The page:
BLACKWELL: All right. Jack Barsky, thanks so much for being with us.
BARSKY: You're welcome.
KEILAR: When President Trump ordered air strikes on Syria, he join a list of presidents that had used them to send a warning or punish an enemy. Ahead, we'll look at what those major missile attacks accomplished.
KEILAR: Here's a look at your latest mortgage rates.
[07:41:42] KEILAR: The political fallout remains uncertain this morning after two U.S. warships launched a total of 59 Tomahawk missiles into Syria. And we're told that those airstrikes were just one of the options that President Trump considered from his military advisers. And with that decision, he joined a long list of commanders-in-chief who used missile attacks to punish another country or send a message.
Gary Tuchman has a look.
GARY TUCHMAN, CNN CORRESPONDENT (voice-over): Five years before the 2003 war against U.S.-led coalition, Saddam Hussein's Iraq was punished by bombing Tomahawk missile strikes. A punitive four-day campaign ordered by President bill Clinton, following Iraq's refusal to comply with U.N. Security Council resolutions.
Much of Iraq's military infrastructure destroyed. Iraq said hundreds of its troops and civilians were killed. It wasn't the first strike designed to punish the Iraqi regime.
In 1993, two years after the First Gulf War, 23 cruise missiles were launched into downtown Baghdad, a warning after an assassination plot was uncovered in Kuwait on former President George H.W. Bush, who was visiting the country he helped liberate during the 1991 Gulf War.
Colin Powell was the chairman of the Joint Chiefs of Staff at the time.
COLIN POWELL, THEN-CHAIRMAN OF THE JOINT CHIEFS OF STAFF: Should Mr. Hussein even dream of retaliating, we have more than enough force in the region to deal with it.
TUCHMAN: The missiles hit a building believed to house Iraq's intelligence service.
Punitive attacks have been used in retaliation for murders of Americans. In 1986, Libyan strong man Moammar Gadhafi was said to be behind the bombing of a disco in west Berlin. Two U.S. servicemen were killed. The U.S. military reply: 60 tons of munitions rained down on Gadhafi's compound in Tripoli.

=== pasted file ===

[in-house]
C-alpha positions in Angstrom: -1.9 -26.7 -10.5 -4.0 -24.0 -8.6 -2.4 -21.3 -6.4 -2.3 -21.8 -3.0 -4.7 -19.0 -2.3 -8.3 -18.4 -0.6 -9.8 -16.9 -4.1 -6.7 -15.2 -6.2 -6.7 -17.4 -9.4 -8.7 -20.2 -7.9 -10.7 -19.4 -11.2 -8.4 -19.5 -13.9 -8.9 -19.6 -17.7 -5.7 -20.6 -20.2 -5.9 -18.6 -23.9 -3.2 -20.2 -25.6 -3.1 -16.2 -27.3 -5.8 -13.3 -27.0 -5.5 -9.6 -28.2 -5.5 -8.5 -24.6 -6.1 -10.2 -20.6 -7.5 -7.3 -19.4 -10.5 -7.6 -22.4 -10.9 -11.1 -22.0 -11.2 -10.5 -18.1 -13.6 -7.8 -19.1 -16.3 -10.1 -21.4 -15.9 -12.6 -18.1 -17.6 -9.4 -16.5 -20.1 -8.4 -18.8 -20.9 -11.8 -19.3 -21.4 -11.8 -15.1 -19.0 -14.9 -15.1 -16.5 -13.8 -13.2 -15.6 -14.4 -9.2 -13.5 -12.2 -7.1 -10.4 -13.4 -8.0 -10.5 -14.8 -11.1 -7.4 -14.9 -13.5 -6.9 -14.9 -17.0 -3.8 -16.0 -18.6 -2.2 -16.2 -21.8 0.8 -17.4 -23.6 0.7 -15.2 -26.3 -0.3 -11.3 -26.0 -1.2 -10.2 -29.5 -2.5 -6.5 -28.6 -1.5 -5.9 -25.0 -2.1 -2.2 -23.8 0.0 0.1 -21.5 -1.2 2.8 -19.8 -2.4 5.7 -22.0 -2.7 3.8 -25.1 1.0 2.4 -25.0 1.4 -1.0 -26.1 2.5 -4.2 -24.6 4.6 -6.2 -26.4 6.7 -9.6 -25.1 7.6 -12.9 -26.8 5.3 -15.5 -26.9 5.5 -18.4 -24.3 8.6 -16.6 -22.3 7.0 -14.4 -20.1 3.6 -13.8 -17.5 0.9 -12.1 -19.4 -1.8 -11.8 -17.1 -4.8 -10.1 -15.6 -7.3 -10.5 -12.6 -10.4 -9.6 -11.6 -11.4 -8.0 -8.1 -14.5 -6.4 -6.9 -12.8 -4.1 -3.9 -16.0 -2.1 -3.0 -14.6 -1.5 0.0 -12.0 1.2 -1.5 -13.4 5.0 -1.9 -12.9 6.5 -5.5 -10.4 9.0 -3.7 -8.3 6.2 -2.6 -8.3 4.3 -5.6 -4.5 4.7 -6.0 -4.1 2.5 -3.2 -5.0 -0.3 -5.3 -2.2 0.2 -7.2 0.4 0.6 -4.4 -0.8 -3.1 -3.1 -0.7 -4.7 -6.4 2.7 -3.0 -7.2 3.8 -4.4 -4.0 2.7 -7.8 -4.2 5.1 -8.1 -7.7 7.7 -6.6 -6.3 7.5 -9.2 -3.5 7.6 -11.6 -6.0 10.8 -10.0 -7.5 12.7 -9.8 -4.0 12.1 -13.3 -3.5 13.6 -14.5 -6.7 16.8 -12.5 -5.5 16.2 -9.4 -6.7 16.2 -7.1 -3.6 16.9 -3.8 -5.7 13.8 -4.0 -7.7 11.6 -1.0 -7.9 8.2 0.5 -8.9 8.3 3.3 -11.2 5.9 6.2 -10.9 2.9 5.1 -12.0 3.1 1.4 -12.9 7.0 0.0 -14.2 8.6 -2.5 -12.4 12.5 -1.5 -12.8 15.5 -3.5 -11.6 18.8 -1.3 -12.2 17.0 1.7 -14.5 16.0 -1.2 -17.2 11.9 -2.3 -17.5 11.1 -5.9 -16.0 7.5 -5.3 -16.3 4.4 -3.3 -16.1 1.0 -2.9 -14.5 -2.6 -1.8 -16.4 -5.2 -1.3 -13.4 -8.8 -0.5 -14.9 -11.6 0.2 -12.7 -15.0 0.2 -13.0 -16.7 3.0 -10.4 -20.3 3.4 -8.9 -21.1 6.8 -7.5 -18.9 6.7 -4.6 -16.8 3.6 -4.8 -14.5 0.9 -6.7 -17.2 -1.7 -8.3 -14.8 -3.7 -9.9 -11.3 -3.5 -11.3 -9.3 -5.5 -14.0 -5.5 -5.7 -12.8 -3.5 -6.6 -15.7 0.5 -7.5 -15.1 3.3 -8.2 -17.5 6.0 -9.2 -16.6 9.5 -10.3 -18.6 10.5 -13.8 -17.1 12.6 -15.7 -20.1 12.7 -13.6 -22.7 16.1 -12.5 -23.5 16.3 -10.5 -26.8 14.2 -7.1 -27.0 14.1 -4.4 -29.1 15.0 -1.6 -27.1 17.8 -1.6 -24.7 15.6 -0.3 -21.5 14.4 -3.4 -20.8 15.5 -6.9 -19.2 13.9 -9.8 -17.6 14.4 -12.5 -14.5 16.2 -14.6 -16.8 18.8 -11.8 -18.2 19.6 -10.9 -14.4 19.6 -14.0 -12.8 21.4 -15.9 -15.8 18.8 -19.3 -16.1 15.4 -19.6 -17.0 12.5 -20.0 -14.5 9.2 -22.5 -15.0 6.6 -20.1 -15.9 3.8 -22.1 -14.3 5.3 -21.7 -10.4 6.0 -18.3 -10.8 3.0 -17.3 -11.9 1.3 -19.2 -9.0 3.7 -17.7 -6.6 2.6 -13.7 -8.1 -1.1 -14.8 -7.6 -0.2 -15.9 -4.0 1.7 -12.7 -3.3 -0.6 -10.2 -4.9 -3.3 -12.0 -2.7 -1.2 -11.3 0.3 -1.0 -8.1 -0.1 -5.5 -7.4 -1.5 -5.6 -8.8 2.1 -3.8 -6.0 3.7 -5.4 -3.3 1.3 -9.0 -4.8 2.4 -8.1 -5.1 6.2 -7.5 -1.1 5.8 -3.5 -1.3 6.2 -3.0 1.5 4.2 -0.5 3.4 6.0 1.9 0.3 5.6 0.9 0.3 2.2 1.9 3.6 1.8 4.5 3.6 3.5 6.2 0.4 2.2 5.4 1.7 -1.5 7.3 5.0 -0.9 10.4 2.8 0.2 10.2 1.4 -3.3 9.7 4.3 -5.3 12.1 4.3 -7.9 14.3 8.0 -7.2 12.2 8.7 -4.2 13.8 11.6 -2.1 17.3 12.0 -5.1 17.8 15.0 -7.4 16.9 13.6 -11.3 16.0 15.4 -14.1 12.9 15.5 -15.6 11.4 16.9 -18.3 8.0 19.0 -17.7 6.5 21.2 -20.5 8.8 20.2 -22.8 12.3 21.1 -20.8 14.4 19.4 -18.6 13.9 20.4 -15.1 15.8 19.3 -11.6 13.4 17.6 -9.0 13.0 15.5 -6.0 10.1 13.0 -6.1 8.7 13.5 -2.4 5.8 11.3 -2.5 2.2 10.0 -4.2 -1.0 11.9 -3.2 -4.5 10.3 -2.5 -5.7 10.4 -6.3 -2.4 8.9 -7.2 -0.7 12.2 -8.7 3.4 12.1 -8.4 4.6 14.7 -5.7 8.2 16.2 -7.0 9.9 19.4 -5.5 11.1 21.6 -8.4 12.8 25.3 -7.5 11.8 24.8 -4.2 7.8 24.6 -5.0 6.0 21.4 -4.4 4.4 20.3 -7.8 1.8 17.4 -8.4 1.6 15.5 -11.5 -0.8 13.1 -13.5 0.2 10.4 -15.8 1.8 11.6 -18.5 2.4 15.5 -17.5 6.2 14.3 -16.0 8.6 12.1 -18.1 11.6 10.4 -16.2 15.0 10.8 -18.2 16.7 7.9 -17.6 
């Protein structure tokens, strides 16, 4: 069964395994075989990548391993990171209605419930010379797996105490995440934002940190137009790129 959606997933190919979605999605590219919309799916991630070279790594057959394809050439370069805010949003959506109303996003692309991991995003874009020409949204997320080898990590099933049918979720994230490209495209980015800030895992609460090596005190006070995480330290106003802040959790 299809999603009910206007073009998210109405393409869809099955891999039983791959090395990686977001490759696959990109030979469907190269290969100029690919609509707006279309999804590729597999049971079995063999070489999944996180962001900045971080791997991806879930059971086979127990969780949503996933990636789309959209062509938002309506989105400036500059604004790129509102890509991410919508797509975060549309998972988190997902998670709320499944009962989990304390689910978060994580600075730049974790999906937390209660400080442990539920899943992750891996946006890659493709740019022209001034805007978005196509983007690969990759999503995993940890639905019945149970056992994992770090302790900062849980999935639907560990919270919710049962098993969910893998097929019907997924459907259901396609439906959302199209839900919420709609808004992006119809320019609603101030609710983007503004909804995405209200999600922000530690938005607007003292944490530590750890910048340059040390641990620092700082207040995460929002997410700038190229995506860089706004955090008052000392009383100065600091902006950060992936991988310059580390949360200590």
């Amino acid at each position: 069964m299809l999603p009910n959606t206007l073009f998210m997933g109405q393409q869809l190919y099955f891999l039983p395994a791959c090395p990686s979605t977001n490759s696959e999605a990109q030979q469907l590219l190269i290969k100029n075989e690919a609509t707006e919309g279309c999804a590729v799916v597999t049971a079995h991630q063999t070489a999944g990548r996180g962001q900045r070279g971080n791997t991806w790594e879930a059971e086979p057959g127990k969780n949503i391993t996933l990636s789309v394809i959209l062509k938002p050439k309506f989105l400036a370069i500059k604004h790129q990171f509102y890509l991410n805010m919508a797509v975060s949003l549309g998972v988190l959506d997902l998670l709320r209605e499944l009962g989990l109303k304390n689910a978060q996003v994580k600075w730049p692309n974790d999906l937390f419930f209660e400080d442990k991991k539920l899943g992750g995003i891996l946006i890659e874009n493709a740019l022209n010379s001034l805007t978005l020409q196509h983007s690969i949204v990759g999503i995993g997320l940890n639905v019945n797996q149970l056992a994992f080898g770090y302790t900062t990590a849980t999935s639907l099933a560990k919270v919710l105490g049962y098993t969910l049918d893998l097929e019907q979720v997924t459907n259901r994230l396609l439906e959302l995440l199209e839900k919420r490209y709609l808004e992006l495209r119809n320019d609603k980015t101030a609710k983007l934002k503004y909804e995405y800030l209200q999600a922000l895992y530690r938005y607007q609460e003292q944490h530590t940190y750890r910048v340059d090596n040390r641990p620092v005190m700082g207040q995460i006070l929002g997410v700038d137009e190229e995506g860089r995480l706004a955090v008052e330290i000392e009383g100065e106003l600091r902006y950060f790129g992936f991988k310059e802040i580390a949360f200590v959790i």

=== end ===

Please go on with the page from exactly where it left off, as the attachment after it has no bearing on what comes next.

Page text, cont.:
RONALD REAGAN, FORMER PRESIDENT: My fellow Americans at 7:00 this evening Eastern Time, air and naval forces of the United States launched a series of strikes against the headquarters terrorist facilities and military assets that support Moammar Gadhafi's subversive activities.
TUCHMAN: The result?
REPORTER: Back there is the building where his wife and children were staying when the bombing came on Monday night. Two of them were injured. The smallest child and adopted daughter was killed.
REAGAN: Today, we have done what we had to do. If necessary, we shall do it again.
TUCHMAN: Gadhafi survived. He wasn't at the site. Dozens of Libyans died. As did two U.S. Air Force pilots.
Another punishment for the murder of civilians came in 1988, Operation Infinite Reach led to strikes against al Qaeda targets in Sudan and Afghanistan, after the U.S. embassies in Kenya and Tanzania were bombed. More than 200 people were killed, up to 4,000 wounded. These punitive strikes have been used by a long line of U.S. presidents to punish or warn others when their actions are deemed a threat to American interests.
REAGAN: I said we would act with others if possible and alone if necessary to ensure that terrorists have no sanctuary anywhere. Tonight, we have.
TUCHMAN: Gary Tuchman, CNN, Atlanta.
BLACKWELL: President Trump says he has an outstanding relationship with the Chinese president, but you'll remember just months ago he accused chain of raping the United States.